One might not agree with all of the author’s assertions but there is plenty here to consider. The book is well researched and chock full of interesting stories and analysis.

Spoken from the Heart by Laura Bush

Blurbed by Jane

In this well-written book, Laura Bush describes growing up as an only child in Midland, Texas, a hot, dusty, but friendly, small town. After college, she became an elementary school teacher in inner-city schools and later a librarian. Her descriptions of university life, student unrest, and the beginning of the women’s movement in the 1960s will resonate with many baby boomers.

The book is not overly political, but rather tells Mrs. Bush’s story and her reactions to the many events she witnessed as First Lady of Texas and First Lady of the United States. She also includes many interesting and sometimes humorous anecdotes.

Washington’s Crossing by David Hackett Fischer

Blurbed by Ken

In December of 1776, much of New Jersey was occupied by the preeminent military power of the day. As British and Hessian troops were setting up winter quarters in towns, such as Brunswick, Princeton, and Trenton, the American forces were still smarting from devastating defeats on Long Island and in Manhattan. Simply put, the rebellion was near collapse and needed something to breathe life back into it. That “something” started with Washington crossing the Delaware. Washington’s Crossing by David Hackett Fischer recounts the military history of the New York and New Jersey campaigns, culminating with the Battles of Trenton and Princeton. Fischer’s comprehensive analysis looks at each participating army, its leadership, living conditions, attitudes and values, and specific movements. He also shows the impact of each event on the American cause and British resolve.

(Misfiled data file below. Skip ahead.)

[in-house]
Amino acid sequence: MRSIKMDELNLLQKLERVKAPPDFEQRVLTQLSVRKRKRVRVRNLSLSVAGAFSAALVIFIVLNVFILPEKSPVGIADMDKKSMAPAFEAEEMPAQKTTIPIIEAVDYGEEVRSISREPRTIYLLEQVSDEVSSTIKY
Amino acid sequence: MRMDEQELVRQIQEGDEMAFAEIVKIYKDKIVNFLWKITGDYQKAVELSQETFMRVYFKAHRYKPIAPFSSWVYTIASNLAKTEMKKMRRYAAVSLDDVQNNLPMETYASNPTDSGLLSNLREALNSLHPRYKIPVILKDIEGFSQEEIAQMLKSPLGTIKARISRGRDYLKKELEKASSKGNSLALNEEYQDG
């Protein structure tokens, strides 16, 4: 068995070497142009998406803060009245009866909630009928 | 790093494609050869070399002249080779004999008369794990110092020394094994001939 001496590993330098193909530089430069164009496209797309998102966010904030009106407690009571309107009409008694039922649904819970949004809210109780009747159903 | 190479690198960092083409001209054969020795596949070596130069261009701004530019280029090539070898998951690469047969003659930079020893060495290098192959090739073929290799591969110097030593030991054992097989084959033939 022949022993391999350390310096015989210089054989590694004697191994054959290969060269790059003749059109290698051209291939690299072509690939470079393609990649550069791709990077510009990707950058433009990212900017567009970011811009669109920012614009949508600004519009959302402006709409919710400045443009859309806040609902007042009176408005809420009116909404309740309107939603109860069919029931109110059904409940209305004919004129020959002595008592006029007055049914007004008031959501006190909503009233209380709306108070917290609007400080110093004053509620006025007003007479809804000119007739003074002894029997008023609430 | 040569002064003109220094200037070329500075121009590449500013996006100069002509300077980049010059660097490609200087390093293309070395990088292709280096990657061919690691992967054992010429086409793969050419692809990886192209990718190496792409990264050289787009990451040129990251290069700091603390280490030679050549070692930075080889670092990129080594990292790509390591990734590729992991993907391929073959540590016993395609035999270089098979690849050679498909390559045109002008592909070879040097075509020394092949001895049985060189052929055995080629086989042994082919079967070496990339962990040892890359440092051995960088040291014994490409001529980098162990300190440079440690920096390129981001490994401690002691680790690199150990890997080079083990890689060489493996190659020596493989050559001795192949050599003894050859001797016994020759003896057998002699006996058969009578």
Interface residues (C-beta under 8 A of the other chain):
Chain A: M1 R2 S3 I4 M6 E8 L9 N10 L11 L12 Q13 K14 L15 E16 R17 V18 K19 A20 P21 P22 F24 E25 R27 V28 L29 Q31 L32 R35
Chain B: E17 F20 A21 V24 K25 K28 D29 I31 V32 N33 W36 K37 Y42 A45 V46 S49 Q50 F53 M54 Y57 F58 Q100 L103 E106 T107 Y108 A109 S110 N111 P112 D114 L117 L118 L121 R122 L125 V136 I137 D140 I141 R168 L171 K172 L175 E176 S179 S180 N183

Monday, November 8, 2010

What is Friendship?

If you’re a fan of mysteries, or just a well-written story, look no further than this one.

Crooked Letter, Crooked Letter by Tom Franklin

This is the story of a missing girl and the man accused of killing her in the minds of the townspeople in rural Mississippi. Larry Ott has proclaimed his innocence for years, but even without a body, he is guilty of murder in the eyes of the town. Now, twenty years later, another girl is missing and Scary Larry is under suspicion once again.

I can’t give away too much in this blurb without ruining the wonderful mystery the author crafts, but I can tell you that this story is about racism, life in a rural town, and the definition of friendship, both one-sided and true. Normally I can’t stand dialect in novels, but the author does a wonderful job using dialect to keep you rooted in Mississippi without overdoing it. He also illustrates what life for a man ostracized by a small town must be like, and what a lonely existence it must be. This is a thought-provoking mystery that focuses on the motivations and emotions of the people forced to interact because of the missing girl because they are either in law enforcement or have become a suspect.

Why such an odd title? In Mississippi school children are taught how to spell their state’s name in a song that goes: M – I – Crooked Letter – Crooked Letter – I – Crooked Letter – Crooked Letter – I – Humpback – Humpback – I.

Sunday, November 7, 2010